Whether it was a simple case of bureaucratic short-sightedness or a cynical ploy to suck up to a potential campaign contributor, the Clinton administration has once again sent mixed signals on a matter of fundamental public policy. This time, the policy is of crucial interest to Floridians.
After the president declared that he "will not allow oil and gas drilling off our nation's most sensitive coastlines on my watch," his own commerce secretary, Ron Brown, opened the door to do just that. He made a finding that will make it easier for Mobil to drill for oil and gas off the Florida Panhandle.
It was an astonishing decision, and the fact that he did it the same week the president sent Interior Secretary Bruce Babbitt to draw a line in the sand makes it even more so. He has not only blurred his own policy. He has handed a political sword to the Republicans.
U.S. Sen. Connie Mack wasted no time in using it to slash at Clinton. "It's not unusual for the administrator to say one thing and do another," Mack said. "Perhaps it would be a good idea for Secretary Babbitt to share his thoughts with Secretary Brown."
Or maybe the two of them should sit down with the president and find out what the administration's policy is. Babbitt said he won't approve any new off-shore oil drilling leases and won't approve permits for old ones. But how will he do that in light of Brown's decision?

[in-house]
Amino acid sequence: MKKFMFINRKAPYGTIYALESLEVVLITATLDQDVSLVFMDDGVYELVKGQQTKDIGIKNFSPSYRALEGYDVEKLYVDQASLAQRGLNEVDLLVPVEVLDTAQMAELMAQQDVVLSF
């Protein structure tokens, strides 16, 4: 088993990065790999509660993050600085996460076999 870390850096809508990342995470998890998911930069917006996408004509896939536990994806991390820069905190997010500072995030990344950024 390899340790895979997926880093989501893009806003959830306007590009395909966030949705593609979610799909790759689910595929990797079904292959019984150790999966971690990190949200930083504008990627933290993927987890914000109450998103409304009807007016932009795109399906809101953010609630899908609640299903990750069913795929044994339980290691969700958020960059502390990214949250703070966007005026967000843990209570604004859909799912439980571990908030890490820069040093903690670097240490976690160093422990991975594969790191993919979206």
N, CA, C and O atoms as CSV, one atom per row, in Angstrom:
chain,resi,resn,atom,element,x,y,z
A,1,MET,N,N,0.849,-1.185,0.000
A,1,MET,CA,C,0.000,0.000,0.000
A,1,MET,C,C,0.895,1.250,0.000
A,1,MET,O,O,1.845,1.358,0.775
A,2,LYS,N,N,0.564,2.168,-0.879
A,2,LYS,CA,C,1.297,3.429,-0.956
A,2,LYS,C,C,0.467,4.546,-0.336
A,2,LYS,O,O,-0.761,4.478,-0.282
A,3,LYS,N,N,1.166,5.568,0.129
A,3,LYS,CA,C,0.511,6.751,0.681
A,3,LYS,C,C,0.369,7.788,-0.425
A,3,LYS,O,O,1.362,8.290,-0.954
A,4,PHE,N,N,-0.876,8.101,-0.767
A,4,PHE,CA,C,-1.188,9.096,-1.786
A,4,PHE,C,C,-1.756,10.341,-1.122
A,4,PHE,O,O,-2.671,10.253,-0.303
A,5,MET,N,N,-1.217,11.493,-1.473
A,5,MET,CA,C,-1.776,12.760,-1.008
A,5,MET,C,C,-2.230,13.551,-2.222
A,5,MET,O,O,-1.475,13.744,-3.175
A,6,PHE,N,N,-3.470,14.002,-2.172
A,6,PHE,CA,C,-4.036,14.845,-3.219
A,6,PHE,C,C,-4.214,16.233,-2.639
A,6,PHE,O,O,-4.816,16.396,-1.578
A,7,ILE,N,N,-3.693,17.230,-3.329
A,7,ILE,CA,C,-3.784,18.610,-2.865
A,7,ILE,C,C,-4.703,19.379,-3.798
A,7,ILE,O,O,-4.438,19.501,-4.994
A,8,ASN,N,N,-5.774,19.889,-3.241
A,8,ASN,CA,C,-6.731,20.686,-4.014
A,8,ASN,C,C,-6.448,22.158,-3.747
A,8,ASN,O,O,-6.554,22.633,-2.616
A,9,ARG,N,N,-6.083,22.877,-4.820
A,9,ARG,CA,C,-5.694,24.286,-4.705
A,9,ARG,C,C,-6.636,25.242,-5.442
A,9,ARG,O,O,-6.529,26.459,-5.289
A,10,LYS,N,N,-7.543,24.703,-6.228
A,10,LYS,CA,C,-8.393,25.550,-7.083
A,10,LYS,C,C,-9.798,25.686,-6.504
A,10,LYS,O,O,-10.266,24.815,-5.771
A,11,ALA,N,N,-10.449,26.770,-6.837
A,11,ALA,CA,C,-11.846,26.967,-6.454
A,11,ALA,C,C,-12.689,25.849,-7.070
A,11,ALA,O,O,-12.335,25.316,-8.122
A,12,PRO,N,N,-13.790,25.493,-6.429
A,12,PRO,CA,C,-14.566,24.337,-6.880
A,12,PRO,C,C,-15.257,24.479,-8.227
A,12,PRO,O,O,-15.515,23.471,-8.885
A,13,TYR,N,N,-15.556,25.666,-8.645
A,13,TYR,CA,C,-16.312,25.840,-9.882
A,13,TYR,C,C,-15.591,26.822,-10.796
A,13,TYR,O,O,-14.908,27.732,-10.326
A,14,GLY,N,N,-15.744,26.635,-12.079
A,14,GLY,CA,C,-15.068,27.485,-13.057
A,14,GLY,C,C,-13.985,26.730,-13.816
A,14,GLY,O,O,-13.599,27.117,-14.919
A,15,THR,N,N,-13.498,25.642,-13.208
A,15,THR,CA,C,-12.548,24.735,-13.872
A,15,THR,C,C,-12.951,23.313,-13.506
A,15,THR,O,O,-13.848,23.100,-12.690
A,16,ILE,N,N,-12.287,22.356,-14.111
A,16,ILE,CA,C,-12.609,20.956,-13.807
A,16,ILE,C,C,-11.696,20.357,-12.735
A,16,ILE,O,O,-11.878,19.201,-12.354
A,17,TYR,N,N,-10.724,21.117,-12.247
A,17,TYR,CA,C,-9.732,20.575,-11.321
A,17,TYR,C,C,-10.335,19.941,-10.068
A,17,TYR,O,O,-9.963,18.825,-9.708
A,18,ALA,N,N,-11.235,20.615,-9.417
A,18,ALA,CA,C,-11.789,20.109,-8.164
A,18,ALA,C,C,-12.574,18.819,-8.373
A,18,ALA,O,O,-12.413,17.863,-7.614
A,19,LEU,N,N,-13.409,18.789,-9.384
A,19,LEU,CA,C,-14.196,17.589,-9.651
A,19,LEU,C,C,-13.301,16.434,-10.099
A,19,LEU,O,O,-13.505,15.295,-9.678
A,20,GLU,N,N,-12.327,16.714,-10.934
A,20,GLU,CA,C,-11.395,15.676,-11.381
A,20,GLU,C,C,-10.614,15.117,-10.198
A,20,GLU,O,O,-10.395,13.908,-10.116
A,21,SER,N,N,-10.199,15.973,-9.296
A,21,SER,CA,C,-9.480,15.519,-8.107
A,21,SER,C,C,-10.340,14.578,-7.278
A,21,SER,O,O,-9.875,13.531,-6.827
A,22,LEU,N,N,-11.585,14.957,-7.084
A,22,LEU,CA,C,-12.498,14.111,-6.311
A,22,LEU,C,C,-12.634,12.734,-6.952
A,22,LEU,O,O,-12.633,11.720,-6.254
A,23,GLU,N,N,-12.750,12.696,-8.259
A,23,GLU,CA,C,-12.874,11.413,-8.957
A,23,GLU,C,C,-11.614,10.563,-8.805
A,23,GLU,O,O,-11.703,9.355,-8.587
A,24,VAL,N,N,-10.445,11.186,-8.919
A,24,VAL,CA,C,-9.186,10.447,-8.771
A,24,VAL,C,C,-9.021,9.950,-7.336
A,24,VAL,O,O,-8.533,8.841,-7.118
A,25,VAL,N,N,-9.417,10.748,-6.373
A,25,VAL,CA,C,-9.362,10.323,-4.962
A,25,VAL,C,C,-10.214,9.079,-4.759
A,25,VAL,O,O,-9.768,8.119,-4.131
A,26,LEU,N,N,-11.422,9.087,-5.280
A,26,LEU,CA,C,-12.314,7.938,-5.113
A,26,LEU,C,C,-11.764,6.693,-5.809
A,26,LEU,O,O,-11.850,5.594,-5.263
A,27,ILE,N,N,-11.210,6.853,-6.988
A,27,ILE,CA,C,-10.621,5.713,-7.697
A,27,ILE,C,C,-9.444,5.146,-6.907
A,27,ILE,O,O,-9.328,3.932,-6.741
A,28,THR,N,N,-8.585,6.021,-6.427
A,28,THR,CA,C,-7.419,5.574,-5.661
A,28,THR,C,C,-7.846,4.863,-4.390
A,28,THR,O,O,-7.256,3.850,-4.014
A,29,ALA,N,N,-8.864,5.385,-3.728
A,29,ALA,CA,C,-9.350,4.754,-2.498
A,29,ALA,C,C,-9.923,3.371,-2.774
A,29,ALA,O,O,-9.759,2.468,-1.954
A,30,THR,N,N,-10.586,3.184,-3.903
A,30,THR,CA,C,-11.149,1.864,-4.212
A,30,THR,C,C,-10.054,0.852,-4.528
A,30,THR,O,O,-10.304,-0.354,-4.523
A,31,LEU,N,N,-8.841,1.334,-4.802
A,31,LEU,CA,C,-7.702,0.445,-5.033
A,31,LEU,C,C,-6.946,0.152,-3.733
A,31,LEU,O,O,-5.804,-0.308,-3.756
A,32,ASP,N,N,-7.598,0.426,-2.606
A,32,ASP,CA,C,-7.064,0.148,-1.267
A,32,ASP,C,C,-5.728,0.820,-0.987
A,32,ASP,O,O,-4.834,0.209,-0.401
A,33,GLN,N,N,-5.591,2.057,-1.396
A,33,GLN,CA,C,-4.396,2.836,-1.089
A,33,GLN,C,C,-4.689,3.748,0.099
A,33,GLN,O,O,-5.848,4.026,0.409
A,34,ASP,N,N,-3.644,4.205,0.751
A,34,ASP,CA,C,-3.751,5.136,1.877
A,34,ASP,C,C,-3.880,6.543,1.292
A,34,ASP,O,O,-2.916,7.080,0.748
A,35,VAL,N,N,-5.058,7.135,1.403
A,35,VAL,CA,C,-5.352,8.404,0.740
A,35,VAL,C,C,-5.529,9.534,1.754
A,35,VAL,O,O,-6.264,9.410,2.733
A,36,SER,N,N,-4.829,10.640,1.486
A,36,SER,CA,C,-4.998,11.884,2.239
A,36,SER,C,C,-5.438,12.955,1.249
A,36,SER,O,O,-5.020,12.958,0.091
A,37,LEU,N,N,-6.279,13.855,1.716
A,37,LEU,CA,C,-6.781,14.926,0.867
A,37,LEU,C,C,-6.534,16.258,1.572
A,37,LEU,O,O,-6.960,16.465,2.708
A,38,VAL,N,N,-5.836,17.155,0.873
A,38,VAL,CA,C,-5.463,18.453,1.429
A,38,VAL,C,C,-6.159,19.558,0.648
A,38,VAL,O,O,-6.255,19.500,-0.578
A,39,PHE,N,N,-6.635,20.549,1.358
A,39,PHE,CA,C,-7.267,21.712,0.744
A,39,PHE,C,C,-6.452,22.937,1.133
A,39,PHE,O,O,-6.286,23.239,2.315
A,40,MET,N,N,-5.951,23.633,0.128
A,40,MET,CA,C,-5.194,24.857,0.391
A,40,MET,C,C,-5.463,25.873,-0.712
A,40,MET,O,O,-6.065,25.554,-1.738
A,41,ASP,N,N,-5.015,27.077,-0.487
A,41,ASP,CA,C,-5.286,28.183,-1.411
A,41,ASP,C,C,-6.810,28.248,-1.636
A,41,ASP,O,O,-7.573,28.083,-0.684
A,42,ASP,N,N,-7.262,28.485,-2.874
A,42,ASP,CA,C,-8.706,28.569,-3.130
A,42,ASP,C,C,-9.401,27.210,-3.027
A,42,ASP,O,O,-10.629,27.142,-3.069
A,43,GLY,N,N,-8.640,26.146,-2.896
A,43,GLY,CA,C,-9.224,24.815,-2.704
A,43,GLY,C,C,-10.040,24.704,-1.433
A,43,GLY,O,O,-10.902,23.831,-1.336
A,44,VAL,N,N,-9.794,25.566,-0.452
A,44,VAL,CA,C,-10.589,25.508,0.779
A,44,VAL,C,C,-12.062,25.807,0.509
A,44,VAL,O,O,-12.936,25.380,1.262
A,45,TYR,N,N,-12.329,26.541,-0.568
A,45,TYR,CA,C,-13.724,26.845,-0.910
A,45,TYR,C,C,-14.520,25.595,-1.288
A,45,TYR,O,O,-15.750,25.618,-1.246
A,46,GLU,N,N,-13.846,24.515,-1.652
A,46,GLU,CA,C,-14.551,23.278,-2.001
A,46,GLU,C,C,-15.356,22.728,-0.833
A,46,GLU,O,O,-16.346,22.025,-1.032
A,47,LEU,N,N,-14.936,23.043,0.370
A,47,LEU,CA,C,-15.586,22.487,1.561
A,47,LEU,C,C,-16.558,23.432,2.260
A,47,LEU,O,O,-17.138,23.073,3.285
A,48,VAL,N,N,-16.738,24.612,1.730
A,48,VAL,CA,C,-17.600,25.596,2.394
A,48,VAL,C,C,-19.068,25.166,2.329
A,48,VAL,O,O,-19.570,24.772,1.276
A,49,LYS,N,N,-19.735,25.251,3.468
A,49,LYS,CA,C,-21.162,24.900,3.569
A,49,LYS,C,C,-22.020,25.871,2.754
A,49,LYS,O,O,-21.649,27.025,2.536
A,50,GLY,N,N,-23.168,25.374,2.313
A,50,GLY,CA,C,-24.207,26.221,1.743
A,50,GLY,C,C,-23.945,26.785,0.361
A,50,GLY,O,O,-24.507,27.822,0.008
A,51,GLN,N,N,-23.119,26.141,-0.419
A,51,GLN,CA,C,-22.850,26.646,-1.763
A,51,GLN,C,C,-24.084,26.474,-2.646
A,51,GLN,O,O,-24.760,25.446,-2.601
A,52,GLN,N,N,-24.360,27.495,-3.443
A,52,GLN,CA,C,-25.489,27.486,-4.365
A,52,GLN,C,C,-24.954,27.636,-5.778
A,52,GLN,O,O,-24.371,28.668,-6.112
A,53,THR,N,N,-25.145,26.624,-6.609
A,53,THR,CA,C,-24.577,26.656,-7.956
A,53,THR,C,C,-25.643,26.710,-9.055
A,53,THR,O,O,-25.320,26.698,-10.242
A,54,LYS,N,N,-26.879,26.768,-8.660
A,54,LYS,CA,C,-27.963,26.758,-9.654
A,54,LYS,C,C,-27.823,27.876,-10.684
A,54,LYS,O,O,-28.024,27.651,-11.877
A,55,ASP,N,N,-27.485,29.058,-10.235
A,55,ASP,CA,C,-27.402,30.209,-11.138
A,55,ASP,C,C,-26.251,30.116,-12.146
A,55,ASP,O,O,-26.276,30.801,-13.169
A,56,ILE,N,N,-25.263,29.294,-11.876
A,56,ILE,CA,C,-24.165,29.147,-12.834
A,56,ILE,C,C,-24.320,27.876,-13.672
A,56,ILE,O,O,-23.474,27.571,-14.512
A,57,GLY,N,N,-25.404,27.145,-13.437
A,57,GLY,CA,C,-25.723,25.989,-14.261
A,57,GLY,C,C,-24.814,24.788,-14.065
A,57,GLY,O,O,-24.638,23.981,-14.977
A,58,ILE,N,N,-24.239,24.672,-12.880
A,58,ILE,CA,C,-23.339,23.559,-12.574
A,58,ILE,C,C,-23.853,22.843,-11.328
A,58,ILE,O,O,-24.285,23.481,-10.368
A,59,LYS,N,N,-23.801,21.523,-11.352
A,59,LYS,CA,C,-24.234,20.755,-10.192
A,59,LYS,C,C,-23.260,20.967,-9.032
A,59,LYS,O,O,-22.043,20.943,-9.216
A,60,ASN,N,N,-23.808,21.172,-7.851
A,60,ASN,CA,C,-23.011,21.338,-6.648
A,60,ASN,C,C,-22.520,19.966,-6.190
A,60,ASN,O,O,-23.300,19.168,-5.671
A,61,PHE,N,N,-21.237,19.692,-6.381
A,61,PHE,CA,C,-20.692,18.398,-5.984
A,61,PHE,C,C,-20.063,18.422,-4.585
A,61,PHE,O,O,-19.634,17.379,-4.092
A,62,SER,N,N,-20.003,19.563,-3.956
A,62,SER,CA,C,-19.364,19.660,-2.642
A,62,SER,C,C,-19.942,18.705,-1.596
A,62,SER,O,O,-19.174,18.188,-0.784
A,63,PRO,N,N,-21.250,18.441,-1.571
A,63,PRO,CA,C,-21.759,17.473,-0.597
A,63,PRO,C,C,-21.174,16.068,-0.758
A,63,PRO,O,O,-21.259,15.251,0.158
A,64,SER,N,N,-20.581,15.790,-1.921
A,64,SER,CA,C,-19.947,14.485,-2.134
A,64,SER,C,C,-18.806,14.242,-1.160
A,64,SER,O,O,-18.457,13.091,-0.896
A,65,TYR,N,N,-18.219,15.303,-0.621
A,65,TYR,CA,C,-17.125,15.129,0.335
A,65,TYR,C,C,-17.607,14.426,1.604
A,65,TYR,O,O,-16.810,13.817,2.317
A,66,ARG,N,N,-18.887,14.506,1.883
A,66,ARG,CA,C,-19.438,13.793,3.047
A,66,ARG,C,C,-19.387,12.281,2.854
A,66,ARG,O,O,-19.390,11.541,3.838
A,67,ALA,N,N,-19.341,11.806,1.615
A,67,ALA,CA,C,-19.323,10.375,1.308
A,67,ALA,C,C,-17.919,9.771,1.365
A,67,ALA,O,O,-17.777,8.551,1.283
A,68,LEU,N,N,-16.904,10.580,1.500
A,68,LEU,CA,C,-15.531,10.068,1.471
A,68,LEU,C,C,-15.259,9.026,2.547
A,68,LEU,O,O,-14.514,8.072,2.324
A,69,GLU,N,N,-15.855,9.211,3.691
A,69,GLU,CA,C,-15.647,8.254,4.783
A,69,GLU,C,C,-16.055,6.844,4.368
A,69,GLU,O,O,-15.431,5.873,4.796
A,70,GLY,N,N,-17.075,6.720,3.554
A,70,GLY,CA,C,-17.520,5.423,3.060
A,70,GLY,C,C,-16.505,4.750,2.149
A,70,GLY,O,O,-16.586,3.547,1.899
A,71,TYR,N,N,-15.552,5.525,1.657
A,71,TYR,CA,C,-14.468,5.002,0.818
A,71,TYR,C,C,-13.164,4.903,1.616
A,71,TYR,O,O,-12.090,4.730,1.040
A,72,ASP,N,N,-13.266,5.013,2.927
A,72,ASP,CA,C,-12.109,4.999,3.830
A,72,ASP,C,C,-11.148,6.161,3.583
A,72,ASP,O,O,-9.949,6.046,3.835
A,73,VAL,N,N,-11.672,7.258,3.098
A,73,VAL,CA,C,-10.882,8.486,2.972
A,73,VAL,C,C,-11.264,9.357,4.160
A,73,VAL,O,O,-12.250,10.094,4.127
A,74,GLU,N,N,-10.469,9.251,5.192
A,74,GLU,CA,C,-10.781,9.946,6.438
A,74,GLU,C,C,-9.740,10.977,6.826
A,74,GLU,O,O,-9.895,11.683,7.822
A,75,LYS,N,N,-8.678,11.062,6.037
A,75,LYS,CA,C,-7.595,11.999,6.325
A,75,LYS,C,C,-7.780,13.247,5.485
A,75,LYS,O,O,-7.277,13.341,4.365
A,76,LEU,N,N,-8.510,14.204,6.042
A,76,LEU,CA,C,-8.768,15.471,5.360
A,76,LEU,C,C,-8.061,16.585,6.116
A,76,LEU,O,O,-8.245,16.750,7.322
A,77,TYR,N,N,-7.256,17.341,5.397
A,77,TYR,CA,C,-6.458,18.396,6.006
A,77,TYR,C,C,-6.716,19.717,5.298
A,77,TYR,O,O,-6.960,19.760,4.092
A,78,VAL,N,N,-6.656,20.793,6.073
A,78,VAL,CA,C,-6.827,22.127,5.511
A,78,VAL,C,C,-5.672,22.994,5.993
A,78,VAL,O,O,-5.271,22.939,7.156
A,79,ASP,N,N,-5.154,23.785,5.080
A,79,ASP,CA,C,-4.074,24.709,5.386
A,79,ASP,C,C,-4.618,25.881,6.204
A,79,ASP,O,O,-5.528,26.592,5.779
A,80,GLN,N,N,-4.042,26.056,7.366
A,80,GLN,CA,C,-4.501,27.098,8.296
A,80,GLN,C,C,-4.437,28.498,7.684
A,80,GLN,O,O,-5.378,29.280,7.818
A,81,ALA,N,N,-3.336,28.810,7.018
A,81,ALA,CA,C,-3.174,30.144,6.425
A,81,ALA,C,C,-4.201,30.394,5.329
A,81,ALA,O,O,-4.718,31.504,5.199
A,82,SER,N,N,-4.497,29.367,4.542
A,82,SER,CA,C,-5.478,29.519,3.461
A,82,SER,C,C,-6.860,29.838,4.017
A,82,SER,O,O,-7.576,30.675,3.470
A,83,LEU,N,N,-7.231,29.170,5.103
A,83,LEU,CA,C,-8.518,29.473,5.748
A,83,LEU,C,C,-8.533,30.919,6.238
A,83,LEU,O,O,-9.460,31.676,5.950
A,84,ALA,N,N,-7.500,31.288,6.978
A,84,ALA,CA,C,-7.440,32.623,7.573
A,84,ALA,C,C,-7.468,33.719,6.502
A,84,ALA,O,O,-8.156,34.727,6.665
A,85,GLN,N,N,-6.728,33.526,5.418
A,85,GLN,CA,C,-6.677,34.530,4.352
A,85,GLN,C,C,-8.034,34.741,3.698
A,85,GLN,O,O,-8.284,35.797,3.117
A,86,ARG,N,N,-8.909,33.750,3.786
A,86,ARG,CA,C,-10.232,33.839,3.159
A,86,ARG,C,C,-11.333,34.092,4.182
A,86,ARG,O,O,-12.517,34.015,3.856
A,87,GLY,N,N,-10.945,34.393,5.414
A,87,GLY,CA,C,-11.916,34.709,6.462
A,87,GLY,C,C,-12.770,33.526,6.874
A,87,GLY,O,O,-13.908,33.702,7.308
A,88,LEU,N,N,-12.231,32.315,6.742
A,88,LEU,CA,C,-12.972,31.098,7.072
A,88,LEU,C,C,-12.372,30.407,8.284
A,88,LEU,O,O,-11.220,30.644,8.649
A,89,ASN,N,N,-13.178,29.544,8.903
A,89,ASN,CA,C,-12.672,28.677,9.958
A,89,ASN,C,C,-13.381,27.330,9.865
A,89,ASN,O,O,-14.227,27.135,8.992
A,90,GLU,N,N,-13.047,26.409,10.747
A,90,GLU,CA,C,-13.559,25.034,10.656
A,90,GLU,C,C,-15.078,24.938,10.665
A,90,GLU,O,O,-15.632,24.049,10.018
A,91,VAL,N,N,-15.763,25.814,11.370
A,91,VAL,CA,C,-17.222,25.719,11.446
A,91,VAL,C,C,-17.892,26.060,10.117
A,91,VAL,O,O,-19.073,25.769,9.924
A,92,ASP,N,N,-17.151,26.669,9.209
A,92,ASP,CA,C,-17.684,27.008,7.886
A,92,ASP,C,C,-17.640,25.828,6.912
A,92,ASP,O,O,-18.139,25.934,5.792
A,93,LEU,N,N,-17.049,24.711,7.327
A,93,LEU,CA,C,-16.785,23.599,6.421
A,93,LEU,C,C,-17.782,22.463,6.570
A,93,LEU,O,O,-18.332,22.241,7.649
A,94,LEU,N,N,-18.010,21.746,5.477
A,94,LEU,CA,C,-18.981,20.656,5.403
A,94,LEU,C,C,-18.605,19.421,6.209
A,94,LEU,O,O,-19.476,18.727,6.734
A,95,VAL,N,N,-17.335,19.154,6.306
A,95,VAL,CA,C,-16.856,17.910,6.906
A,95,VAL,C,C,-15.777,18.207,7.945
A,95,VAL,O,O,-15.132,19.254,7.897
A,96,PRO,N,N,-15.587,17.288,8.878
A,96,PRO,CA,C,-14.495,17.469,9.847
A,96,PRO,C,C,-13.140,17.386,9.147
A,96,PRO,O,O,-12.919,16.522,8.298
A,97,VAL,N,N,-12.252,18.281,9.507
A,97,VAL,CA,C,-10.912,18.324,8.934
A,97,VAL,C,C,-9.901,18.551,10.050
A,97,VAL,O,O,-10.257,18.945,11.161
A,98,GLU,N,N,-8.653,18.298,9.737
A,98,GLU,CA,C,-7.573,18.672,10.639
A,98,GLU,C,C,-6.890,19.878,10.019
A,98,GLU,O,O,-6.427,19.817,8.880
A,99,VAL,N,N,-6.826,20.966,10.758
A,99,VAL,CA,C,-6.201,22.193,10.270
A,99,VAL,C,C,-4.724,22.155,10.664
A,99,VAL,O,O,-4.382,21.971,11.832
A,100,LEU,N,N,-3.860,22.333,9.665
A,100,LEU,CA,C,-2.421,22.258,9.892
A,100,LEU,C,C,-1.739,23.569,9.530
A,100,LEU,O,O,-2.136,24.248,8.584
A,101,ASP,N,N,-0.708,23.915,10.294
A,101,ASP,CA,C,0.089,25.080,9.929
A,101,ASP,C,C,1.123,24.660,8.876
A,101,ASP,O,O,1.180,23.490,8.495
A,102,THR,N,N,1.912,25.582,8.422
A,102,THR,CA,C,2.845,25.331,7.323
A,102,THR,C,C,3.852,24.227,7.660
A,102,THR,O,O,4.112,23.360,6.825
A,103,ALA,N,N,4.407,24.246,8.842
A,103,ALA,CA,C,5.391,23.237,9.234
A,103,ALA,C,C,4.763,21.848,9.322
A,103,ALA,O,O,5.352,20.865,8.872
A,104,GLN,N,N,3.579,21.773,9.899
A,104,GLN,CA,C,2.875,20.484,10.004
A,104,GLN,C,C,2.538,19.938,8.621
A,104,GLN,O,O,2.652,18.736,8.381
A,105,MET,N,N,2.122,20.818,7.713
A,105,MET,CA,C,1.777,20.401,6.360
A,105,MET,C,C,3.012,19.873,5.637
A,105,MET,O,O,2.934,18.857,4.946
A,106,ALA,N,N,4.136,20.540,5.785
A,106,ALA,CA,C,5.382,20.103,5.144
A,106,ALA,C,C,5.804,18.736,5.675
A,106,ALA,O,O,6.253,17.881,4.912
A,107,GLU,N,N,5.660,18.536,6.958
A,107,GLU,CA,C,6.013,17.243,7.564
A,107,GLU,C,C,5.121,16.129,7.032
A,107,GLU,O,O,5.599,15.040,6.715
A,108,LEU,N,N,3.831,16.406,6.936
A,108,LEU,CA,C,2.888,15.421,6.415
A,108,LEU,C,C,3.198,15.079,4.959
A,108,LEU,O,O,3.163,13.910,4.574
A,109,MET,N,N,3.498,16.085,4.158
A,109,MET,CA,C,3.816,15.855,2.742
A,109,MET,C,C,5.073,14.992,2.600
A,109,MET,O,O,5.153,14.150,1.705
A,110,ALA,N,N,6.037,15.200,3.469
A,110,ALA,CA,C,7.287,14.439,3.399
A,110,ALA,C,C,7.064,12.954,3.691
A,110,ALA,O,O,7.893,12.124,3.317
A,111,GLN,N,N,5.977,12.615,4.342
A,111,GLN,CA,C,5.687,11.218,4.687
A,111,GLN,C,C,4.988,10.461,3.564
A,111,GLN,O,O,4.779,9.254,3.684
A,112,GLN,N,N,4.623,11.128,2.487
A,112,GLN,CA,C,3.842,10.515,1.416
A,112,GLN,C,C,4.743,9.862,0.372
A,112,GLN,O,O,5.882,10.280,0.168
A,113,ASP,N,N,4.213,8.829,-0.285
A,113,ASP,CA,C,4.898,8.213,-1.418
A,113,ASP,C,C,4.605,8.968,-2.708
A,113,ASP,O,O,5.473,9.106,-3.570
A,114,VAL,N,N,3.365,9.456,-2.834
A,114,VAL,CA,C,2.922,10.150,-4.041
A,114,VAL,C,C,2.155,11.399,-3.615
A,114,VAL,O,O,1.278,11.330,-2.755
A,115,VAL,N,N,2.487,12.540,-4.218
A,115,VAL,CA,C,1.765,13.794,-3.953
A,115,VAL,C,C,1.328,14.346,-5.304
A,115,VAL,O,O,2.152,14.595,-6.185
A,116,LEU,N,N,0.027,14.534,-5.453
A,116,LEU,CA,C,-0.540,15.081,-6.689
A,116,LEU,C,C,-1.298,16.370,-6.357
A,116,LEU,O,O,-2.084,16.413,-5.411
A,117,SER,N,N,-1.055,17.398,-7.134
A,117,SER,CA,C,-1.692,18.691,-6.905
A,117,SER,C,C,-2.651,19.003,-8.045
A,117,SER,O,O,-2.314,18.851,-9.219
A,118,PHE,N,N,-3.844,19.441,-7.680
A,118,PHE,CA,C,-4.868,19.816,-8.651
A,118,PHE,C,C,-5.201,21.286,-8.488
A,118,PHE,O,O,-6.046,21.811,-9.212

"It's a pretty explicit rejection of Florida's interests," said Tom Powers, program director of the Florida Public Interest Research Group, which has been battling off-shore drilling. "It's a serious policy issue. I don't know what the motivation is. I have my cynical moments."
The cynical explanation is that Brown was giving the president a way to appeal to the oil industry for campaign contributions while also covering his environmental flank. Commerce officials, however, say they had no choice.
Mobil had appealed a decision by Florida Gov. Lawton Chiles to reject the well based on the Coastal Zone Management Act. To agree with Mobil, Brown had to reject Chiles' contention that the well would not adversely affect the coast or violate the clean water act or clean air act. And he did.
Commerce officials say they had to interpret the federal law narrowly. If you do that, they say, Brown's decision was clear. Babbitt can still reject the permit, so there is still hope it will be blocked. But Brown's action has harmed his case and clearly undermined the president's position.